By Carlo Muñoz - 07/13/12 05:51 PM EDT
If used, the weapons could open up a new and extremely deadly chapter in Syrian President Bashar Assad's nearly year-long campaign to quash anti-government forces fighting to oust the longtime leader from power.
“If Assad is transferring chemical weapons from secure sites to the battlefield, it significantly raises the risks that they will be used or that control over these weapons could be compromised," Sens. John McCain (R-Ariz.), Joe Lieberman (I-Conn.) and Lindsey Graham (R-S.C.) said in a joint statement.
"These are unacceptable risks for the United States and the entire international community, and they would threaten our vital national security interests," according to the statement.
White House deputy press secretary Josh Earnest told reporters on Friday that recent developments in Syria was proof positive that the international community needed to take action to end the crisis in the country.
"If there was any doubt before yesterday about the need for a coordinated international response at the United Nations, that doubt has been eliminated," Earnest said.
Rep. Mike Rogers (R-Mich.), head of the House Permanent Select Committee on Intelligence, warned the weapons would not only pose a threat to Syrian civilians but to the United States and its allies, should terror groups like al Qaeda get a hold of the deadly ordnance.
"I am very concerned that as the situation in Syria deteriorates, these weapons could fall into the wrong hands," Rogers said.
DOD press secretary George Little told reporters on Friday that Syrian forces were in firm control of their chemical weapon stockpiles. But if Assad's forces did use chemical weapons on rebel fighters or civilians, the move "would cross a serious red line," Little said.
"We believe that the Syrian government has a very serious responsibility to protect its stockpiles of chemical weapons," he added. "We would, of course, caution them strongly against any intention to use those weapons."
But Rogers noted that there was no way the Assad regime could guarantee the safety of those weapons, given the extremely volatile situation on the ground in Syria.
"We don’t have to look back far in history to see that, even with the best of information, it cannot be predicted when a regime like Assad’s might collapse," he said.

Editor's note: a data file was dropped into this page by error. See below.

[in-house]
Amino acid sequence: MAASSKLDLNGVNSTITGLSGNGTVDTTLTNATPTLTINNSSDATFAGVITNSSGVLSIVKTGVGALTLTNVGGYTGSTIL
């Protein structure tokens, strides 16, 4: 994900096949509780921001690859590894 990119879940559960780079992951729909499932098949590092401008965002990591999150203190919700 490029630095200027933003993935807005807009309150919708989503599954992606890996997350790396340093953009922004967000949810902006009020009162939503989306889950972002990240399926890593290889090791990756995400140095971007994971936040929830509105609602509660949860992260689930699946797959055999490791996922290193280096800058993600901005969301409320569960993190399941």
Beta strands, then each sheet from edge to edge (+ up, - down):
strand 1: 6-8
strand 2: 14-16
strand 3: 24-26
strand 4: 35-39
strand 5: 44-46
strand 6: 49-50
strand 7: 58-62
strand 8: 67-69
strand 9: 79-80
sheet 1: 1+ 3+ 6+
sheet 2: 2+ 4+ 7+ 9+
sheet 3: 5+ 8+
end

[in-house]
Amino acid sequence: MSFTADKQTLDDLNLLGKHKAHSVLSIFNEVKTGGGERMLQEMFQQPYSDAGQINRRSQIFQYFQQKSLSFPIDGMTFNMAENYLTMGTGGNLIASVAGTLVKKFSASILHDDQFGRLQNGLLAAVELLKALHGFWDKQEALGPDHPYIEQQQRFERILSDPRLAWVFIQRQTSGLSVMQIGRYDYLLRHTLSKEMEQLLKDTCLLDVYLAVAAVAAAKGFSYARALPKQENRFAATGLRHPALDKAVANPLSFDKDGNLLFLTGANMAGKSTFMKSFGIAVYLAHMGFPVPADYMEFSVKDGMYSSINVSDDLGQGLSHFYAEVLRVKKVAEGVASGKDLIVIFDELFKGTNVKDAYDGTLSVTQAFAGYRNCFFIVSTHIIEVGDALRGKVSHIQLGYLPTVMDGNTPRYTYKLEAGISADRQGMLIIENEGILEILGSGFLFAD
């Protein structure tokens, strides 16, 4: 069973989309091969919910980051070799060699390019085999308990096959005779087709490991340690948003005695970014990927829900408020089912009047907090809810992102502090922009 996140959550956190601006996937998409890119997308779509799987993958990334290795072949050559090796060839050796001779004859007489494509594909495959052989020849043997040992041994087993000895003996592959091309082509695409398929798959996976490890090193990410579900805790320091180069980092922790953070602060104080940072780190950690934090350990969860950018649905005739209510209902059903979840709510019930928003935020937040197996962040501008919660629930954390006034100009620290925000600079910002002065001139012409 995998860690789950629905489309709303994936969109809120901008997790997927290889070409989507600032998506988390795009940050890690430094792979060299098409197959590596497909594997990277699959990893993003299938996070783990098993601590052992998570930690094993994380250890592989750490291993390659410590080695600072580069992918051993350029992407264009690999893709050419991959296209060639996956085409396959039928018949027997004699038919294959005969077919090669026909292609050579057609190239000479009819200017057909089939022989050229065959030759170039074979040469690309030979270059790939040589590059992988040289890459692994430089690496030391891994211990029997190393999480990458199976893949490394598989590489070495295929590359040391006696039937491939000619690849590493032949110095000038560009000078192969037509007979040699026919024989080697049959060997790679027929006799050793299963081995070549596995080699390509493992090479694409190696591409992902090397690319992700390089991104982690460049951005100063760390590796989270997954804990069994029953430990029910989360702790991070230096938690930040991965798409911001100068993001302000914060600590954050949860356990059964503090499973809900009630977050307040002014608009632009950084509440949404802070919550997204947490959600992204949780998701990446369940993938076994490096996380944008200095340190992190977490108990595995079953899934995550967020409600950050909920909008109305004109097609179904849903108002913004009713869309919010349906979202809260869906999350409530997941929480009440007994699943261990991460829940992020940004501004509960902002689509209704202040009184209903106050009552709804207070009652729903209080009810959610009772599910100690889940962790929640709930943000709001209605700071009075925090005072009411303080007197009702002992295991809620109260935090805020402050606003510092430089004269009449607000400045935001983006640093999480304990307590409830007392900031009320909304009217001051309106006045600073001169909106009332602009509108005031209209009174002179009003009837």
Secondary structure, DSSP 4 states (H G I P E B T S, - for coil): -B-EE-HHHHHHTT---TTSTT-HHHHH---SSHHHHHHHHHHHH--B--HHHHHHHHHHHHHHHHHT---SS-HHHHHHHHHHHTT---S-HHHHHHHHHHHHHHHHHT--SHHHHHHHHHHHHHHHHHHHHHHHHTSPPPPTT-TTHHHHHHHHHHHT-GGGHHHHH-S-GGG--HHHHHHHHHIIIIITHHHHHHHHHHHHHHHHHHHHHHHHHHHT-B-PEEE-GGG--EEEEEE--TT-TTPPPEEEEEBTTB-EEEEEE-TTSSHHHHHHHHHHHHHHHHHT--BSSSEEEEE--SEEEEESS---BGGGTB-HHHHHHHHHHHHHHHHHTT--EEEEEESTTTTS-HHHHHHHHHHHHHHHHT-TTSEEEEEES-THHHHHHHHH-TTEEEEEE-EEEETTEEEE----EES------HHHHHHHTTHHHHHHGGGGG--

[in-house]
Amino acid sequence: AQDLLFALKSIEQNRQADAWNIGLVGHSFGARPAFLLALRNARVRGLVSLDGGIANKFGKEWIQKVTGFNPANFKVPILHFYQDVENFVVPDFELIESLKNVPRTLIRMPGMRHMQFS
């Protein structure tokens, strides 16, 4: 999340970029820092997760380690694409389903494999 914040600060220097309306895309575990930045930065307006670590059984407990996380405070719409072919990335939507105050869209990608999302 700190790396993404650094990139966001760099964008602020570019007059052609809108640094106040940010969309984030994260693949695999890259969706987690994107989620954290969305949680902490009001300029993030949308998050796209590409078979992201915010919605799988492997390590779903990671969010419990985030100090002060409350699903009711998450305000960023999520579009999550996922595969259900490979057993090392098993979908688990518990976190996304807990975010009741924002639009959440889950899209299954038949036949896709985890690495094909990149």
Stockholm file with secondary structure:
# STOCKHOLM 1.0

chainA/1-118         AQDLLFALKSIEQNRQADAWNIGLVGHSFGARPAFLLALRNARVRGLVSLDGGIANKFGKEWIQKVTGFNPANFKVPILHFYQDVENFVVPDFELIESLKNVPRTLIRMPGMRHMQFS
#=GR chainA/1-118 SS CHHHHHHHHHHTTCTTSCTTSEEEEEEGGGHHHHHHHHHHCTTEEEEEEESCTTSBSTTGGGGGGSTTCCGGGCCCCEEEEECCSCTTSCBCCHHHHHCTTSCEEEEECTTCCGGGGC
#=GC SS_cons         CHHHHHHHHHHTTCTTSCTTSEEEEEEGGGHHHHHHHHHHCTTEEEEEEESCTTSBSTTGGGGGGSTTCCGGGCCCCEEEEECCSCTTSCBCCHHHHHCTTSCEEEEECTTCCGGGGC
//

U.S. and NATO forces were unprepared to secure Libya's stockpiles of shoulder-fired rockets after former Libyan dictator Moammar Gadhafi was killed last March by anti-government rebels in that country.
Last October, U.S. intelligence allegedly picked up "worrying indicators" that the missiles, similar to the famous Stinger anti-aircraft missile that the United States supplied to the Afghans to defeat the Soviets, had made their way to Islamic terror groups operating in the region.
At the time, Africa Command chief Gen. Carter Ham said some of the weapons had already been smuggled out of Libya by terror groups operating in North Africa and the Mideast.
The problem has been compounded in Syria due to elements from al Qaeda's Iraqi faction infiltrating the country, looking to take advantage of the current political unrest.
However, Pentagon officials are adamant that none of those al Qaeda operatives have made their way inside the Free Syria Army or other rebel groups fighting the Assad government.
Sen. Jeanne Shaheen (D-N.H.) in March pressed Central Command chief Gen. James Mattis on the issue of Syria's chemical weapon stockpiles during a Senate Armed Services Committee hearing.
“What happens if those weapons are left unsecured — could they potentially disappear and be used throughout the region?” Shaheen asked Mattis at the hearing. “Is there any suggestion that Assad might actually use these weapons against the people of Syria?”
Mattis said it was unlikely that Assad would use those weapons on his own people.
—This story was updated at 2:05 p.m. to include comments from George Little.